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Allergies & Living with a Pet

written by Guest Blogger October 1, 2013

Do you have a pet or want a pet? Do you have allergies that are preventing you from enjoying your pet or getting one that you so desperately want? Then you might like this guest post by Michael Ravitsky! 

Millions of us North Americans own a pet, and millions, too, have allergies. So, what happens when these two populations intersect? You get a conflicted and frustrated group of people! This article will shed some light on what it means to be allergic to something, what exactly pet dander is, and ways you can alleviate or avoid your pet allergy symptoms.

First, let’s establish what an allergy is. Basically, your body is extremely proficient at taking care of itself. The inflammatory response is a set of reactions in your body that occur automatically when your immune system thinks it may be in danger. This is actually happening all the time; your body is constantly fighting off infection and damage from foodborne bacteria, airborne viruses, fungal spores, and toxins.

There are many ways in which your body may react to foreign irritants; this can include the stimulation of white blood cells and other cells that help destroy harmful microorganisms or filter out nonorganic toxins. You may experience your body working on these things via headaches, sneezing, coughing, rashes, swelling, wheezing, teary eyes, and a runny nose.

In short, an allergy is when your body has incorrectly identified a substance as something harmful. This is specific to each person’s body, and it is somewhat of a mistake since an allergy tends to be a reaction to a substance that is relatively harmless: pollen granules, dust, and pet dander.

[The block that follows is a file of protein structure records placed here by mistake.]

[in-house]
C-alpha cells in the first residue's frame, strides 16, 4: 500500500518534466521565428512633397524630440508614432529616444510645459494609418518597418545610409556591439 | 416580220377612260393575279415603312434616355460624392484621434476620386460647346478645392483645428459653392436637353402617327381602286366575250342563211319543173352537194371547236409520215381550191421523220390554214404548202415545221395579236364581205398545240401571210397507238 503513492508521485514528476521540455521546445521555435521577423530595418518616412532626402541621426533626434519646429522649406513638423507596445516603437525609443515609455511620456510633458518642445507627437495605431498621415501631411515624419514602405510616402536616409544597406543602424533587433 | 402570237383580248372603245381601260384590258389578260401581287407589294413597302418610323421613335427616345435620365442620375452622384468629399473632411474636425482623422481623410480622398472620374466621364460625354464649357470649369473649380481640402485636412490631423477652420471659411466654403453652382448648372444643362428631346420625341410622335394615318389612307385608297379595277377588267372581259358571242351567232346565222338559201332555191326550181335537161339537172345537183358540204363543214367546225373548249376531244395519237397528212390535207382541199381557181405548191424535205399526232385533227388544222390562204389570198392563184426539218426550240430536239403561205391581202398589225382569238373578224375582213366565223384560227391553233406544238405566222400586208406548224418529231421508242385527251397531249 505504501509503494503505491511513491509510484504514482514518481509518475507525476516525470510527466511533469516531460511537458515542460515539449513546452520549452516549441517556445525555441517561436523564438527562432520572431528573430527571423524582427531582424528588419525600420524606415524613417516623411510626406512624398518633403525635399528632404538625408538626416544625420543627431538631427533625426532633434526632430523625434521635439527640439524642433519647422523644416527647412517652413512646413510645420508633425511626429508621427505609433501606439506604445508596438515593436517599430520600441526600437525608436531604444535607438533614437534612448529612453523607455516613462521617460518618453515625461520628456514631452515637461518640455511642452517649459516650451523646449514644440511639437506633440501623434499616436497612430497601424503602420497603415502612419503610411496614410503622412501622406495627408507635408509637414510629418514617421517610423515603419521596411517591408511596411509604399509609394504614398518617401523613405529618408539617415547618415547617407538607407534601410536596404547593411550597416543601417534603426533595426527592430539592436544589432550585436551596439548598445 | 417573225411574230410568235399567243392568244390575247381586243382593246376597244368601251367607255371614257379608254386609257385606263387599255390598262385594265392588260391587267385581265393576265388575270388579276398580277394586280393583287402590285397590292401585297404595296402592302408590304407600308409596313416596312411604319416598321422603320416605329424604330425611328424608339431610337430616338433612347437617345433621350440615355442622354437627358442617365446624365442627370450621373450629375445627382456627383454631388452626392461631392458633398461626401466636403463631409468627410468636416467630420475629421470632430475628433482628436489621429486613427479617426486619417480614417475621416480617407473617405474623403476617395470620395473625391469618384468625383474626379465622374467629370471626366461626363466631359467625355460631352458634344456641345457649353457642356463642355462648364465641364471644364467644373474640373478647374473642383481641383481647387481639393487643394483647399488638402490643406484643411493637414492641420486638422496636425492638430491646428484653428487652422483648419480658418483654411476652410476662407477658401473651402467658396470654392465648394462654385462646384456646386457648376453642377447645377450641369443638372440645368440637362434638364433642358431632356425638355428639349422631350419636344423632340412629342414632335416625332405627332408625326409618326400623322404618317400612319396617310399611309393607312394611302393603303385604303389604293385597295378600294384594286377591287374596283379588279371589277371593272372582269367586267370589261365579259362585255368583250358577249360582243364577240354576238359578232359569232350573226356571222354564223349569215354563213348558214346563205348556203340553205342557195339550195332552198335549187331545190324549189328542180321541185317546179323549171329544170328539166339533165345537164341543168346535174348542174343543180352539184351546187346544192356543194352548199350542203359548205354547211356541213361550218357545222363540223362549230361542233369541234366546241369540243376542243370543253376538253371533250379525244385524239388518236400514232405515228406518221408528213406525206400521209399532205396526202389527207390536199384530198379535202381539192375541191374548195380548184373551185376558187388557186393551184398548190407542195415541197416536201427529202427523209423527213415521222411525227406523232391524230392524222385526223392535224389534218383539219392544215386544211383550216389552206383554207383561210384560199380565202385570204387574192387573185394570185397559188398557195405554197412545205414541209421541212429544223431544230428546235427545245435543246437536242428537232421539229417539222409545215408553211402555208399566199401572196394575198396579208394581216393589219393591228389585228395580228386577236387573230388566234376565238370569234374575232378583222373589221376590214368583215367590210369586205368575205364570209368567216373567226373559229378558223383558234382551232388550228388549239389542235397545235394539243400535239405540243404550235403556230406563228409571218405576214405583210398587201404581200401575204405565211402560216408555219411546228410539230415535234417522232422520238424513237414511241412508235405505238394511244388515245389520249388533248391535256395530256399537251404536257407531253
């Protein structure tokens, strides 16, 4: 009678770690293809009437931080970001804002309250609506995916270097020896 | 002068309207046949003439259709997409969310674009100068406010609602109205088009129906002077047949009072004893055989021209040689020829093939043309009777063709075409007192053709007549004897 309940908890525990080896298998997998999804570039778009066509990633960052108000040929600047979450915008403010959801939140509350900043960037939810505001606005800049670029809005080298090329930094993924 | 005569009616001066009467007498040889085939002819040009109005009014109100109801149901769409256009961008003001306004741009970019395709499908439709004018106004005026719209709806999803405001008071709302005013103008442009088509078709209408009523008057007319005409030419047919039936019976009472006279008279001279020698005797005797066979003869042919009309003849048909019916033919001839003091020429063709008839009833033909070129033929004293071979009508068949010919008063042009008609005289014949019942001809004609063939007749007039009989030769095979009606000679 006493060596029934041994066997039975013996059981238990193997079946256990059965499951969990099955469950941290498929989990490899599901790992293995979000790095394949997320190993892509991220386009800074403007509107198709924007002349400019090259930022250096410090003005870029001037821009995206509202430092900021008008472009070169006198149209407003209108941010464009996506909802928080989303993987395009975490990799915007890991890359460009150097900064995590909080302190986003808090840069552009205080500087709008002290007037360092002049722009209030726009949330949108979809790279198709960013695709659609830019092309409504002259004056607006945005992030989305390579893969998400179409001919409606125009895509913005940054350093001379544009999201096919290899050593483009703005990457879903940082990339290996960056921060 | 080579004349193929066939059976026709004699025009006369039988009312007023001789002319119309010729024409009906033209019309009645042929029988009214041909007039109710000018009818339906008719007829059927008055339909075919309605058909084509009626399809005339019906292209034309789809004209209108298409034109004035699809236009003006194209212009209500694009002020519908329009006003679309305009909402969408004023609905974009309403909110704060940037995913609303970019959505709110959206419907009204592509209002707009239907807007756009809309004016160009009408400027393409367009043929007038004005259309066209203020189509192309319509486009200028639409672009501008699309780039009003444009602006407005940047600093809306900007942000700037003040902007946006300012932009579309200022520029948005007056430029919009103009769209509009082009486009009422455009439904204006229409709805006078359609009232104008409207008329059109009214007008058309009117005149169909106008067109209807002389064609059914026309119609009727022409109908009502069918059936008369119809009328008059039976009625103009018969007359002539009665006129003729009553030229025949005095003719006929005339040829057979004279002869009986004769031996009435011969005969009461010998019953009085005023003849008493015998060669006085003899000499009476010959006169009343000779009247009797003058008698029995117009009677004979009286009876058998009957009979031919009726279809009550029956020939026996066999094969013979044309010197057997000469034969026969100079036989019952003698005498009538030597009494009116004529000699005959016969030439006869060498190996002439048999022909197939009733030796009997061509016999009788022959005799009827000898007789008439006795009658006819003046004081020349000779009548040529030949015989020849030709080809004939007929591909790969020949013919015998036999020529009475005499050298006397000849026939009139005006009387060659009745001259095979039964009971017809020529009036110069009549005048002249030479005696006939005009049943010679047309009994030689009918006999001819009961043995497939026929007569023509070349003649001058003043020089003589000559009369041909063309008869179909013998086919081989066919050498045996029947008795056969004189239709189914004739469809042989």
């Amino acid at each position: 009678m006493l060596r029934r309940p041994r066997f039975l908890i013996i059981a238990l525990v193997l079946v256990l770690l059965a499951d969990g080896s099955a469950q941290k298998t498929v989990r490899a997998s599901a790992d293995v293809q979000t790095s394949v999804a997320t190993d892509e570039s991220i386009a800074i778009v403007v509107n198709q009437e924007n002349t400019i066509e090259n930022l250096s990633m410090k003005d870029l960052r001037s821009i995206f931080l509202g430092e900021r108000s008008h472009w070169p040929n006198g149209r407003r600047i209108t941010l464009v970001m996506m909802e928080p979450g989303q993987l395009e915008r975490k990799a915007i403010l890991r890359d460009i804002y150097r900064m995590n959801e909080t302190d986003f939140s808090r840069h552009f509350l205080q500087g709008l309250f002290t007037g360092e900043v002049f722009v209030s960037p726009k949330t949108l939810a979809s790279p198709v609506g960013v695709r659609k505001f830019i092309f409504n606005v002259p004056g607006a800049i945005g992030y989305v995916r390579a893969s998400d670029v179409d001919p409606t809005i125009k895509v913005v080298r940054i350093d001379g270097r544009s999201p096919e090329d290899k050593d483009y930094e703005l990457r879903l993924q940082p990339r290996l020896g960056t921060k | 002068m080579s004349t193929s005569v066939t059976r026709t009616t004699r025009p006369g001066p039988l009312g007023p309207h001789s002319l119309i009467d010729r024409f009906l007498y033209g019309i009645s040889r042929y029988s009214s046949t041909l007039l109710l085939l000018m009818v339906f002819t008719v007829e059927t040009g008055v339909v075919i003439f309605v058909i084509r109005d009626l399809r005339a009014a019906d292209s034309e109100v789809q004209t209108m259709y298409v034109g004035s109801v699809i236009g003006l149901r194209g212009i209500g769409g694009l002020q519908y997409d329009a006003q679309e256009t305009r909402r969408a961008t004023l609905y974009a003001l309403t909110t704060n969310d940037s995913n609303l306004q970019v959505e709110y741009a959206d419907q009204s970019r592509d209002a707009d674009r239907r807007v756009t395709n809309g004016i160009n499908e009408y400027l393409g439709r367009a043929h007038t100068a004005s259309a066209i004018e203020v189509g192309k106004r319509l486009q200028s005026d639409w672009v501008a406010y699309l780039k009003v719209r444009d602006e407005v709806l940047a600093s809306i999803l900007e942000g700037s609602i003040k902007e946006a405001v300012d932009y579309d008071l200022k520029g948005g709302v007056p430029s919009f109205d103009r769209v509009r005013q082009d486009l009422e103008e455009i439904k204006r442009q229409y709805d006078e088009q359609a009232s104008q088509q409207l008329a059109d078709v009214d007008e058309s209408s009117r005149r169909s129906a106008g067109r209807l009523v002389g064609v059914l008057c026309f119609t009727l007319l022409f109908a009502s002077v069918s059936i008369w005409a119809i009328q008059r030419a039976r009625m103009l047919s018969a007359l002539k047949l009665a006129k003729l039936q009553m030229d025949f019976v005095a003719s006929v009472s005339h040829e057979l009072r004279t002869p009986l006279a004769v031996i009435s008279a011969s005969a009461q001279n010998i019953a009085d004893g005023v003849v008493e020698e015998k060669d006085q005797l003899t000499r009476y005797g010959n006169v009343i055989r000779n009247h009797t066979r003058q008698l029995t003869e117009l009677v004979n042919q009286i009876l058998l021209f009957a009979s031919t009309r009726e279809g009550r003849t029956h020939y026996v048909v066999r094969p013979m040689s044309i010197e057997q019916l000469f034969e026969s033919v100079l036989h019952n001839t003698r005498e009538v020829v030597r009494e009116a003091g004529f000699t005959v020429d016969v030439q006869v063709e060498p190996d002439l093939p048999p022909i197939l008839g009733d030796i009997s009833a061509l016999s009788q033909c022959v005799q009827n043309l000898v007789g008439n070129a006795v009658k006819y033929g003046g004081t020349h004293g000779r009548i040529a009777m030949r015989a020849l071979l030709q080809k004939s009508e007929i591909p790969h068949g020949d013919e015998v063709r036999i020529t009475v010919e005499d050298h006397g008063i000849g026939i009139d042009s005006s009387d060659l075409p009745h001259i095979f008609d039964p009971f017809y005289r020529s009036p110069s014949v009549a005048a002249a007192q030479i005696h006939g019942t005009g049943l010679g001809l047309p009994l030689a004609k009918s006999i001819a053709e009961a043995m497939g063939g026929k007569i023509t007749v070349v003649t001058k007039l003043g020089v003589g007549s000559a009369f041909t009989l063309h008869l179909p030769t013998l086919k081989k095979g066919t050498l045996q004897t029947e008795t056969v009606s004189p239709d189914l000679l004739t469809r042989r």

Now, let’s talk about pet dander itself. “Pet dander” actually does not refer to an animal’s fur, and fur is not a common allergen, although fur often carries dander with it. Dander consists of very small flakes of dead skin that the animal sheds. These flakes are typically between 2 and 10 microns across; this is several times smaller than the width of a human hair. The allergen here is actually a series of proteins contained within the dander, and a person may be allergic to several different proteins. These proteins can also be found in the animal’s saliva or urine.

Given the size and shape of pet dander particles, they can stay airborne for incredibly long periods of time and easily stick to surfaces. The worst types of surfaces are soft and plush fabrics, such as sofas, blankets, cushions, clothing, and stuffed animals.

The first step in dealing with pet allergies involves minimizing these objects. Try to keep one room with all of your pet’s favorite toys and climbing equipment so that activity is concentrated there and is minimized throughout the rest of the home or apartment. If your pet allergy is severe, you may want to consider getting rid of unnecessary cushions, soft furniture, and stuffed animals. Many people have replaced carpet with wooden flooring or tile to reduce the collection of allergens.

A second point is to wash all surfaces weekly with a HEPA (High Energy Particulate Air filter) vacuum wherever possible. This includes floors and walls. Launder clothing, bed sheets, blankets, and pillowcases often. If you wish to keep soft furniture, have it steam-cleaned regularly.

Another option is to run a portable HEPA air purifier or look into a HEPA air filtration system that integrates with your home’s HVAC (Heating, Ventilation, and Air Conditioning) system. Such a machine takes advantage of the powerful air circulation that your HVAC system generates, running the air through its filtration media. A true HEPA filter is capable of trapping 99.97% of particles larger than 0.3 microns across that pass through it.

See our Best Air Purifiers for Pets page for some examples and more resources on allergies and respiratory sensitivities.

References:

About the Author

Michael Ravitsky of FactoryPure.com is a part-time small business owner and business student at the McCombs School of Business in Austin, Texas. Having had respiratory sensitivities since age 3, he grew up getting accustomed to suffering from chronic allergies. In recent years, however, he has worked on finding ways to alleviate allergy symptoms via lifestyle changes.

Do you have any tips that could help a pet owner or potential pet owner with their allergies?

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